The next flower was found in the young deciduous forest that borders Mission Creek.  I was walking along the train overlooking the creek and a small spot of yellow caught my eye.  Small-flowered Buttercup (Ranunculus arbortivus) has small flowers that  rarely grow larger than 1/4 inch across.  This species of Buttercup prefers upland sites, but is sometimes found found in wet locations.

Small-flowered Buttercup is also known as Kidney-leaved Buttercup because of the shape of its basal leaves

Basal and stem leaves have different shapes on the Small-flowered Buttercup

My hand gives a sense of scale to this diminutive flower

A closer view of the small flowers of Small-flowered Buttercup

Wildflowers of 2014 - #52 Downy Solomon's Seal (Polygonatum pubescens)

While photographing the Buttercup, I looked off to one side and saw a small Downy Solomon's Seal (Polygonatum pubescens) in bloom.   The flowers of Downy Solomon Seal dangle beneath the plant's arching stem.  The tubular pale green to white flowers grow from the leaf axils and are arranged either individually or in groups of two to three.  Downy Solomon's Seal can be distinguished from the closely related Smooth Solomon's Seal (P. biflorum) by the small hairs which grow along the veins on the underside of the leaf.

Downy Solomon's Seal - this small plant was only about 12 inches tall

Downy Solomon's Seal - the bell-shaped flowers dangle singly or in pairs from the leaf axils

Downy Solomon's Seal flowers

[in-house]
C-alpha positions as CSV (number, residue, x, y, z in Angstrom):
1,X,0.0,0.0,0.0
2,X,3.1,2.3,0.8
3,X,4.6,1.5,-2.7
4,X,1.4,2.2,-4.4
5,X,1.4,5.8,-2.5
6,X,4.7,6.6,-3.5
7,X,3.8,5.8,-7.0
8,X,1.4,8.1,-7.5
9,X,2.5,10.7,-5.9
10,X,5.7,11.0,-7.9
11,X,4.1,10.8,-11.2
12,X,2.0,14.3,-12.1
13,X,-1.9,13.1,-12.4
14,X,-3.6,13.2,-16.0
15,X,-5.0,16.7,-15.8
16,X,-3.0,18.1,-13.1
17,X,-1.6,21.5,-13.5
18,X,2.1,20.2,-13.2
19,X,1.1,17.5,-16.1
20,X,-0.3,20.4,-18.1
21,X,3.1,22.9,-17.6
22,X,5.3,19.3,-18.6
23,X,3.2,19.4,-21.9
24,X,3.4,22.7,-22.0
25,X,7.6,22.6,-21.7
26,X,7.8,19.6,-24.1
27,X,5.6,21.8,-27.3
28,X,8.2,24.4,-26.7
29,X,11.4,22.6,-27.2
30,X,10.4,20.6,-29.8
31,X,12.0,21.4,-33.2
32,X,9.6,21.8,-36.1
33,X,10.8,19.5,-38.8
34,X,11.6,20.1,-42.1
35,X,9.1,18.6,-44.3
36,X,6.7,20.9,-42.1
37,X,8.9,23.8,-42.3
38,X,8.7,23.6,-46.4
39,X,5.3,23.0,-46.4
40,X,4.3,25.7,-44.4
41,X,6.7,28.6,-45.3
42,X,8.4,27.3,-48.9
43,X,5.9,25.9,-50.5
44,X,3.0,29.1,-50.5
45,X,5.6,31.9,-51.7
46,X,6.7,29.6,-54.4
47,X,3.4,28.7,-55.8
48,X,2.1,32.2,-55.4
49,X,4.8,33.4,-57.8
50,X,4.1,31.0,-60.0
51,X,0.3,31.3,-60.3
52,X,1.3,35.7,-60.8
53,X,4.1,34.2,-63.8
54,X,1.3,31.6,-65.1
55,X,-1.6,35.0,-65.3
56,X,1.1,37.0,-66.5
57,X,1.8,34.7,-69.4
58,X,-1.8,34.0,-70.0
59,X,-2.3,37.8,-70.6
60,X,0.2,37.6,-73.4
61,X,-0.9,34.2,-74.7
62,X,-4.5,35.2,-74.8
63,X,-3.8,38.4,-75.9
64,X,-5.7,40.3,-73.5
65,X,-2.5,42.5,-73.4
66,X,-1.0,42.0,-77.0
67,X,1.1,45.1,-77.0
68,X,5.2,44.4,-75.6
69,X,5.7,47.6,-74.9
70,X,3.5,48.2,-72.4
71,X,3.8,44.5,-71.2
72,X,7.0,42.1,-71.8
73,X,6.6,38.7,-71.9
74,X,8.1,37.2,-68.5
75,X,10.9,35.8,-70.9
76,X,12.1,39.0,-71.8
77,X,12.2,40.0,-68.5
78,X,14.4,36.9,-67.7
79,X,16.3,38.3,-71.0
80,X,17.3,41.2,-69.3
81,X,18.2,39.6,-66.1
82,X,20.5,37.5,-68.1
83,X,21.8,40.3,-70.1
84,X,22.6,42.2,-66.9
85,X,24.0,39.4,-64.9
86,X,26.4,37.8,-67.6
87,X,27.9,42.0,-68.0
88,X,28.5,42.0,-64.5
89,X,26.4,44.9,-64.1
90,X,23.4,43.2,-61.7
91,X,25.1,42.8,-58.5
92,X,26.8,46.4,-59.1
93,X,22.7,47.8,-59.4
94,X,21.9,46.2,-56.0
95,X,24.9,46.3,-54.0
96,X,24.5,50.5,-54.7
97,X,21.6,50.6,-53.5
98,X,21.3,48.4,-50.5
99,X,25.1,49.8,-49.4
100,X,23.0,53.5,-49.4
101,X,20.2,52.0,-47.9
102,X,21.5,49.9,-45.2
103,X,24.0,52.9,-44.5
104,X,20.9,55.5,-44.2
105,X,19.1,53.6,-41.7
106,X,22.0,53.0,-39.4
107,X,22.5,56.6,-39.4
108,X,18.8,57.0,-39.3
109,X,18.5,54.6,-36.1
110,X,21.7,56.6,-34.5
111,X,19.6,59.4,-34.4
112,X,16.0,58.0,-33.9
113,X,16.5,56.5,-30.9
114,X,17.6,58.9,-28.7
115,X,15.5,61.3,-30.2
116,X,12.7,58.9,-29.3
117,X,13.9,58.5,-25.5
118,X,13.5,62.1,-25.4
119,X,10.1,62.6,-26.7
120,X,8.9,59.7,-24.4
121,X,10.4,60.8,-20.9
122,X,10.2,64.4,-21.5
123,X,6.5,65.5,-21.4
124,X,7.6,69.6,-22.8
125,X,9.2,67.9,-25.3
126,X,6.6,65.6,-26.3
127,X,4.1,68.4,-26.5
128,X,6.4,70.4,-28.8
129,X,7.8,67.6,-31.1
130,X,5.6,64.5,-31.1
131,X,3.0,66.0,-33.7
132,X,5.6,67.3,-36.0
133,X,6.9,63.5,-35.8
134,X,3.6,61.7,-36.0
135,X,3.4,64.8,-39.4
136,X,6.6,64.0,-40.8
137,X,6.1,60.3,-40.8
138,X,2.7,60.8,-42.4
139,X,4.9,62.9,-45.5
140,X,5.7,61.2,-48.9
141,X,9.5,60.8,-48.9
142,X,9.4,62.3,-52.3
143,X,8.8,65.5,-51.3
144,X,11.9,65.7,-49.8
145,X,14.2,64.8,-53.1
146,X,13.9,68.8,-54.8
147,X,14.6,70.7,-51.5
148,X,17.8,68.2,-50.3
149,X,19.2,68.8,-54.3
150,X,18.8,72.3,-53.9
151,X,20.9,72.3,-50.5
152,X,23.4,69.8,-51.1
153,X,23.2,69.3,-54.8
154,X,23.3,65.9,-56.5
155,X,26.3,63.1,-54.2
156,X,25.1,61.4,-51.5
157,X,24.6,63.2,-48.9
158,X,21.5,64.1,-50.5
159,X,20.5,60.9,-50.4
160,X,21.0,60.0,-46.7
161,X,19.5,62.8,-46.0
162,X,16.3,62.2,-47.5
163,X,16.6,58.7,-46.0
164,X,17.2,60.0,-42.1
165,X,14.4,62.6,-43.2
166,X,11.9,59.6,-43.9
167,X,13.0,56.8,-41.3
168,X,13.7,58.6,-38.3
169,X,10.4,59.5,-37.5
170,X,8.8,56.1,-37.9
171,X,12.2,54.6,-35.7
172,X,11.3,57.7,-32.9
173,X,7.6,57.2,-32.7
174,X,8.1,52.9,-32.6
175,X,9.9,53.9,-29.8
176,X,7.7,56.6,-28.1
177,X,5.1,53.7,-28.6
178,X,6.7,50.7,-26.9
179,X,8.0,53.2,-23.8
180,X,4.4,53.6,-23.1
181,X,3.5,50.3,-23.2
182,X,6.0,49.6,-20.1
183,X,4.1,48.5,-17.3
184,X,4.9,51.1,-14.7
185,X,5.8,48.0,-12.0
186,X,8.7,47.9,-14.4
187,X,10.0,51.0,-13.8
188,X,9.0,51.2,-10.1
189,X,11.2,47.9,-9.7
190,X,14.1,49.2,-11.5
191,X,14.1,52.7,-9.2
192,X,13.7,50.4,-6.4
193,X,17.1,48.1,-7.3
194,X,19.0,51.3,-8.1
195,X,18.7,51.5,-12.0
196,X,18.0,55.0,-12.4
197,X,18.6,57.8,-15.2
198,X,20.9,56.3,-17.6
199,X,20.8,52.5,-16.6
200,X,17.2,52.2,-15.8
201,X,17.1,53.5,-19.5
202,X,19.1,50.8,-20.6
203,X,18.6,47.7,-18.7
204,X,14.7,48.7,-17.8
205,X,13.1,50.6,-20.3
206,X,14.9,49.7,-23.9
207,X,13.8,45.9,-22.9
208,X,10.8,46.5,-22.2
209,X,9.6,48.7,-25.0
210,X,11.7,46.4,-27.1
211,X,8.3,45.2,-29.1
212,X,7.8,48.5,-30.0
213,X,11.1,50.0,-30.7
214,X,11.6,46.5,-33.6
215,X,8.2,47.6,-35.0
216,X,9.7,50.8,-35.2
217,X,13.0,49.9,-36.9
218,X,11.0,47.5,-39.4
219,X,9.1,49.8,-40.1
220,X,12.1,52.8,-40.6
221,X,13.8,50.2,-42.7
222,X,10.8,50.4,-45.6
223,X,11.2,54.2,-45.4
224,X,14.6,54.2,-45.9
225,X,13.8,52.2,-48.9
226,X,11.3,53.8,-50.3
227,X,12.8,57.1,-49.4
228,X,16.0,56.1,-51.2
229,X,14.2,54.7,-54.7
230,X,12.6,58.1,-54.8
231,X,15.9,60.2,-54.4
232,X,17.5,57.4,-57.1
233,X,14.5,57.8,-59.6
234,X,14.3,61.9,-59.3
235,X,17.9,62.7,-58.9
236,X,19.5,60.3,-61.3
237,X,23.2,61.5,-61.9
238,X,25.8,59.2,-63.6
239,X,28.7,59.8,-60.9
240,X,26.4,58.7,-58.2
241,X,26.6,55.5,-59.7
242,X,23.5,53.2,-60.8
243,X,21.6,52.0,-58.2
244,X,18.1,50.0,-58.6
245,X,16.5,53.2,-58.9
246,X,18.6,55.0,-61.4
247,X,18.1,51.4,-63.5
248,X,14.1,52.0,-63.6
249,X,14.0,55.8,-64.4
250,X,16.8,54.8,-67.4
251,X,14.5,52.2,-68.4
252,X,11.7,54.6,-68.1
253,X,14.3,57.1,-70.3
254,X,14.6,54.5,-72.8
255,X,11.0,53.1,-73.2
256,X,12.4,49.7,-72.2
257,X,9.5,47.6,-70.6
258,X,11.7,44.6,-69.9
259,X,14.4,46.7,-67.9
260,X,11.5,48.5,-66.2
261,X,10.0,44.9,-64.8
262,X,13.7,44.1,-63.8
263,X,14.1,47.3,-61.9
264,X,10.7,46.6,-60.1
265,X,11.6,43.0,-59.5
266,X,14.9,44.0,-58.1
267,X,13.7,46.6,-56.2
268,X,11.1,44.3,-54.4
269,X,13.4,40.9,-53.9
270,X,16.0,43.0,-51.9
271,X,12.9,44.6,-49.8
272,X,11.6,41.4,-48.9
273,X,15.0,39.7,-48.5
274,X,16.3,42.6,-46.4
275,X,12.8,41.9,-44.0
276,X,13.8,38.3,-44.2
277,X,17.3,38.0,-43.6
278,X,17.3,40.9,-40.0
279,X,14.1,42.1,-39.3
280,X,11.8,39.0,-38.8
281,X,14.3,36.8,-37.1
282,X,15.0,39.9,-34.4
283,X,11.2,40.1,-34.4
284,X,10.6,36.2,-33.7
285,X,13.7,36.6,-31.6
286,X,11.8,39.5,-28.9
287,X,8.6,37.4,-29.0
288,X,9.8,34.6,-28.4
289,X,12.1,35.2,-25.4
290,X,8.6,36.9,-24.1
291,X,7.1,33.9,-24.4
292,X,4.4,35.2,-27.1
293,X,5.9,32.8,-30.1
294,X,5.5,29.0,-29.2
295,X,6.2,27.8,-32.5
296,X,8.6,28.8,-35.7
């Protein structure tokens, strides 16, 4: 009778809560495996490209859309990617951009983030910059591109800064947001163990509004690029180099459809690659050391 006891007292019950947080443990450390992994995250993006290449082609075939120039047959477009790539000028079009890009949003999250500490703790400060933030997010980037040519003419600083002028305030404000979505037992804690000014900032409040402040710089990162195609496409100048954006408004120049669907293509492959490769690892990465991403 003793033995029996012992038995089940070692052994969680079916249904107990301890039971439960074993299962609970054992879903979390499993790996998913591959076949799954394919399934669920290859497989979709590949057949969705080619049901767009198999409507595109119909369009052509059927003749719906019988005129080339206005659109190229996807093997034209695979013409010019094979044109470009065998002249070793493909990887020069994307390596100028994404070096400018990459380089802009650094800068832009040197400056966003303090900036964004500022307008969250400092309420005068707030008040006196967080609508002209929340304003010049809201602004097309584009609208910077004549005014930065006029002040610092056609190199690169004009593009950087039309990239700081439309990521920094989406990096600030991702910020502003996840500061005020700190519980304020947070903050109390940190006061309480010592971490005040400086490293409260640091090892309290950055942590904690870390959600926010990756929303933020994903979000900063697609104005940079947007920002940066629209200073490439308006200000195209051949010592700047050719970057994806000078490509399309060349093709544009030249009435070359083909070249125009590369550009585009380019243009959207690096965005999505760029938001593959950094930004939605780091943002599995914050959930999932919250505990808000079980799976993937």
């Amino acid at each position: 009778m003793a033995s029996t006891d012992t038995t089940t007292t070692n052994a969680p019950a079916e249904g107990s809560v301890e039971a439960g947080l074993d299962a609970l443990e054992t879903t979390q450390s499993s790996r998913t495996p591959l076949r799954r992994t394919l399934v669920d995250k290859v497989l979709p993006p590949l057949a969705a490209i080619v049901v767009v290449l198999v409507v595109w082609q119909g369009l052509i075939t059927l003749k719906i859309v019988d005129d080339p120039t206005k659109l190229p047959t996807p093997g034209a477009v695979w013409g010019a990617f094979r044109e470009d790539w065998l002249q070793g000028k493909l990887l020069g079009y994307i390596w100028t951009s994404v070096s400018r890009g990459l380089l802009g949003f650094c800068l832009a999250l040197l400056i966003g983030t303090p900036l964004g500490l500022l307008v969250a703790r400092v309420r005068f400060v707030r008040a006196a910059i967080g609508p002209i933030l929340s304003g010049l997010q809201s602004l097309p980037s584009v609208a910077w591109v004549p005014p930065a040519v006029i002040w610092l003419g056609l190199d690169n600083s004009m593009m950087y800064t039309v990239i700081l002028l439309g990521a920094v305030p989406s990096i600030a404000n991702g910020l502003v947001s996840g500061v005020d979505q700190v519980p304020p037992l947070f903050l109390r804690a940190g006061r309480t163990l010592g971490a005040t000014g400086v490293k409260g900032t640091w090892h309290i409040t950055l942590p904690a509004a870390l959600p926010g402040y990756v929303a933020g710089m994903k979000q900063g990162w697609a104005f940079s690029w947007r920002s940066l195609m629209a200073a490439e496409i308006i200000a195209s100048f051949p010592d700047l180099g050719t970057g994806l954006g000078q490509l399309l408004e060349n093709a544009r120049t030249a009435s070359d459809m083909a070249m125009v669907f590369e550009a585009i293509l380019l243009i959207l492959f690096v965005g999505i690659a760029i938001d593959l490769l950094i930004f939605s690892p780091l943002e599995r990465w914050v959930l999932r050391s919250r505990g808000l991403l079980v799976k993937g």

Downy Solomon's Seal from above - the flowers are just visible dangling under the slightly zig-zagging stem

The fine hairs that give Downy Solomon's Seal its name are barely visible in this photo

Wildflowers of 2014 - #53 Small Pussytoes (Antennaria howellii)

The next flower is often found in dry fields, lawns, open woodlands, and other open locations.  Small Pussytoes (Antennaria howellii) grows from 4 to 16 inches tall and can easily be overlooked.  Its clusters of small furry white or pink flowers resemble little cat's paws - giving the species its name.

Small Pussytoes prefers open dry habits

Small Pussytoes - note the hairy flowers, leaves, and stem

"... on little cat feet"

Wildflowers of 2014 - #54 American Mountain Ash (Sorbus americana)

The next wildflower of the day was a flowering shrub - American Mountain Ash (Sorbus americana).  There were several of these shrubs growing in an area previously used to dump brush.  The shrubs may originated from brush that was dumped there, or from seeds left behind in bird droppings.  I have seen several other Mountain Ash trees/shrubs along the Chippewa River in Mt. Pleasant.

Michigan Flora does not list American Mountain Ash in Isabella County, but after close examination I am convinced this is American Mountain Ash and not European Mountain Ash (S. aucuparia) or Showy Mountain Ash (S. decora).  The clues that led to this identification have to do with the overall shape of the leaves (lanceolate - about 4 times as long as wide) and the elongated tips of the leaves.

American Mountain Ash can be either a shrub or a small tree

American Mountain Ash flowers will eventually give way to orange berries

American Mountain Ash (Sorbus americana) can be distinguished from other Sorbus varieties by the elongated tips of its leaves

Wildflowers of 2014 - #55 Purple Dead-nettle (Lamium purpureum)

The final wildflower of the day was a non-native member of the Mint (Lamiaceae) Family.  Purple Dead-nettle (Lamium purpereum) is a common weed of lawns, fields, gardens, roadsides, and other disturbed habitats.

Purple Dead-nettle is a non-native member of the Mint family

The flowers of Purple Dead-nettle attract long-tongued bees such as certain Bumble Bee species